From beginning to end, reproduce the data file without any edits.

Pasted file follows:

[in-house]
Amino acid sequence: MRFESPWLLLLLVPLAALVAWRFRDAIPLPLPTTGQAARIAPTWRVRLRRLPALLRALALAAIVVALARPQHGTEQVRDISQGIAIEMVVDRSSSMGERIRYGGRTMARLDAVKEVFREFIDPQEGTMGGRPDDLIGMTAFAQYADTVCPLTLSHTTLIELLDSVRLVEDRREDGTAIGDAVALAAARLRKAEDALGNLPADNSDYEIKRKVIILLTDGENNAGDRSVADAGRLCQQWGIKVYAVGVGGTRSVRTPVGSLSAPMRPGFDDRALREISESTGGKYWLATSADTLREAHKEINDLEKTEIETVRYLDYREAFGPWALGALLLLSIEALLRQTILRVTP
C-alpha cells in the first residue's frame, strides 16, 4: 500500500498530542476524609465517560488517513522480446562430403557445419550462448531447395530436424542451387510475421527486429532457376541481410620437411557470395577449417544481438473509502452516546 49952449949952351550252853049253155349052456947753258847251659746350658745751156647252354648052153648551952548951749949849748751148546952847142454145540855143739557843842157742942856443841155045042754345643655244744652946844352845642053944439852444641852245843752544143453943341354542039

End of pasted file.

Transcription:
[in-house]
Amino acid sequence: MRFESPWLLLLLVPLAALVAWRFRDAIPLPLPTTGQAARIAPTWRVRLRRLPALLRALALAAIVVALARPQHGTEQVRDISQGIAIEMVVDRSSSMGERIRYGGRTMARLDAVKEVFREFIDPQEGTMGGRPDDLIGMTAFAQYADTVCPLTLSHTTLIELLDSVRLVEDRREDGTAIGDAVALAAARLRKAEDALGNLPADNSDYEIKRKVIILLTDGENNAGDRSVADAGRLCQQWGIKVYAVGVGGTRSVRTPVGSLSAPMRPGFDDRALREISESTGGKYWLATSADTLREAHKEINDLEKTEIETVRYLDYREAFGPWALGALLLLSIEALLRQTILRVTP
C-alpha cells in the first residue's frame, strides 16, 4: 500500500498530542476524609465517560488517513522480446562430403557445419550462448531447395530436424542451387510475421527486429532457376541481410620437411557470395577449417544481438473509502452516546 49952449949952351550252853049253155349052456947753258847251659746350658745751156647252354648052153648551952548951749949849748751148546952847142454145540855143739557843842157742942856443841155045042754345643655244744652946844352845642053944439852444641852245843752544143453943341354542039